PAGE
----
The “Humans of New York” Photo Project Becomes a 13-Part Video Documentary Series: Watch It Free Online

New York, New York—there are many ways of assess­ing whether or not you’ve “made” it here—these days it includes an appear­ance on pho­tog­ra­ph­er Bran­don Stan­ton’s wild­ly pop­u­lar blog, Humans of New York, in which a spon­ta­neous street por­trait is anchored by a per­son­al quote or longer anec­dote.

Fol­low­ing sev­er­al books and a UN-spon­sored world tour to doc­u­ment humans in over twen­ty coun­tries, the project has mor­phed into a 13-episode docu-series as part of Facebook’s orig­i­nal video con­tent plat­form.

Aid­ed by cin­e­matog­ra­ph­er Michael Crom­mett, Stan­ton elic­its his cus­tom­ary blend of uni­ver­sal and spe­cif­ic truths from his inter­view sub­jects. Extend­ing the moment into the video realm affords view­ers a larg­er win­dow onto the com­plex­i­ties of each human’s sit­u­a­tion.

Take episode four, “Rela­tion­ships,” above:

An ample, unadorned woman in late-mid­dle age recalls being swept off her feet by a pas­sion that still burns bright…

An NYU grad stares uncom­fort­ably in her pur­ple cap and gown as her divorced par­ents air var­i­ous regrets…

A cou­ple with mis­matched views on mar­riage are upstaged by a spon­ta­neous pro­pos­al unfold­ing a few feet away…

La Vie en Rose holds deep mean­ing for two cou­ples, despite rad­i­cal­ly dif­fer­ent loca­tions, pre­sen­ta­tions, and ori­en­ta­tions.

A lit­tle girl has no prob­lem call­ing the shots around her spe­cial fel­la…

I love you, New York!!!

Oth­er themes include Mon­ey, Time, Pur­pose, and Par­ent­ing.

One of the great plea­sures of both series and blog is Stanton’s open-mind­ed­ness as to what con­sti­tutes New York and New York­ers.

Some inter­views take place near such tourist-friend­ly locales as Bethes­da Foun­tain and the Wash­ing­ton Square Arch, but just as many tran­spire along­side notice­ably Out­er Bor­ough archi­tec­ture or the blast­ed cement heaths apron­ing its less sought after pub­lic schools.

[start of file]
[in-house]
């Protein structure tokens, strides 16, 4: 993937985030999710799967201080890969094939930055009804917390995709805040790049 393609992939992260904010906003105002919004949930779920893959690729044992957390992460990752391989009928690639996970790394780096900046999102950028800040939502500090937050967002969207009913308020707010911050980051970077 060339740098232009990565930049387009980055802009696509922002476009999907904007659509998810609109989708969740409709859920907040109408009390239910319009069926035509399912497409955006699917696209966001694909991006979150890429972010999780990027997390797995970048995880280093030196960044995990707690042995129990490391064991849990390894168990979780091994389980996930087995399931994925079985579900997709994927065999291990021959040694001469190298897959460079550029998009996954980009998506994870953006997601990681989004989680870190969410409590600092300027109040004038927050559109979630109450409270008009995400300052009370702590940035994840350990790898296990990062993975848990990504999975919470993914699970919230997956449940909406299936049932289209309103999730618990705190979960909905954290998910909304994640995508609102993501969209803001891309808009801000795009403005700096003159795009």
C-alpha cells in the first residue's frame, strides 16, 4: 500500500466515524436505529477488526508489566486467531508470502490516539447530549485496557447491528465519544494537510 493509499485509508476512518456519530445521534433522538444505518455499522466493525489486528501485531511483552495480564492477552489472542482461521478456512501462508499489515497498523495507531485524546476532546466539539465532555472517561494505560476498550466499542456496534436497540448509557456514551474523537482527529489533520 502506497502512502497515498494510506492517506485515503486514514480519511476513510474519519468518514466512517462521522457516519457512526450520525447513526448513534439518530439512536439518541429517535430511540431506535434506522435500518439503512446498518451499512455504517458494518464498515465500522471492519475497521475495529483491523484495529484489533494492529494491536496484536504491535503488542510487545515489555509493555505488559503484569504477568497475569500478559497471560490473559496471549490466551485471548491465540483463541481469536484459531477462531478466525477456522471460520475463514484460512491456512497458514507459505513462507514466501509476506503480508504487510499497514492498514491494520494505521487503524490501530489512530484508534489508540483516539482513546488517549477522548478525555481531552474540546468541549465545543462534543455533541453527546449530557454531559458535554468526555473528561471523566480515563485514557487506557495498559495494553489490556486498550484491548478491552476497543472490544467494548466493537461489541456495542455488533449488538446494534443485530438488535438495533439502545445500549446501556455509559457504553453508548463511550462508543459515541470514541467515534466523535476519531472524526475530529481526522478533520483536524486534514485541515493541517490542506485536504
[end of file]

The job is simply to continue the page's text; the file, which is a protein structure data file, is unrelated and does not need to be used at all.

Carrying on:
Those who live here will nod with recog­ni­tion at the cher­ry blos­som self­ies, “show­time” in the sub­way, and the Bush­wick vibe of the groom who pro­posed to his bride at Coney Island, under the Nathan’s Famous Hot Dog Eat­ing Con­test Wall of Fame.

Dit­to the appear­ance of such local celebri­ties as Jim­my Webb, emer­i­tus man­ag­er of the punk bou­tique, Trash and Vaude­ville and Black­wolf the Drag­on­mas­ter, the city’s unof­fi­cial wiz­ard.

Below, Stan­ton explains his goal when con­duct­ing inter­views and demon­strates how a non-threat­en­ing approach can soft­en strangers to the point of can­dor.

It’s well know ’round these parts that cer­tain seg­ments of the local pop­u­lace would gnaw off limbs to be immor­tal­ized by Stan­ton, but he cleaves to the pure serendip­i­ty of his selec­tion process. Ask­ing to have your pic­ture tak­en ensures that it won’t be. Luck puts you in front of his lens. Shar­ing your truth is what makes you human.

Watch Humans of New York: The Series here.

Relat­ed Con­tent:

Humans of New York: Street Pho­tog­ra­phy as a Cel­e­bra­tion of Life

Inter­act with The New York Times Four-Part Doc­u­men­tary, “A Short His­to­ry of the High­rise”

New York City: A Social His­to­ry (A Free Online Course from N.Y.U.) 

Ayun Hal­l­i­day is an author, illus­tra­tor, the­ater mak­er and Chief Pri­ma­tol­o­gist of the East Vil­lage Inky zine.  Fol­low her @AyunHalliday.

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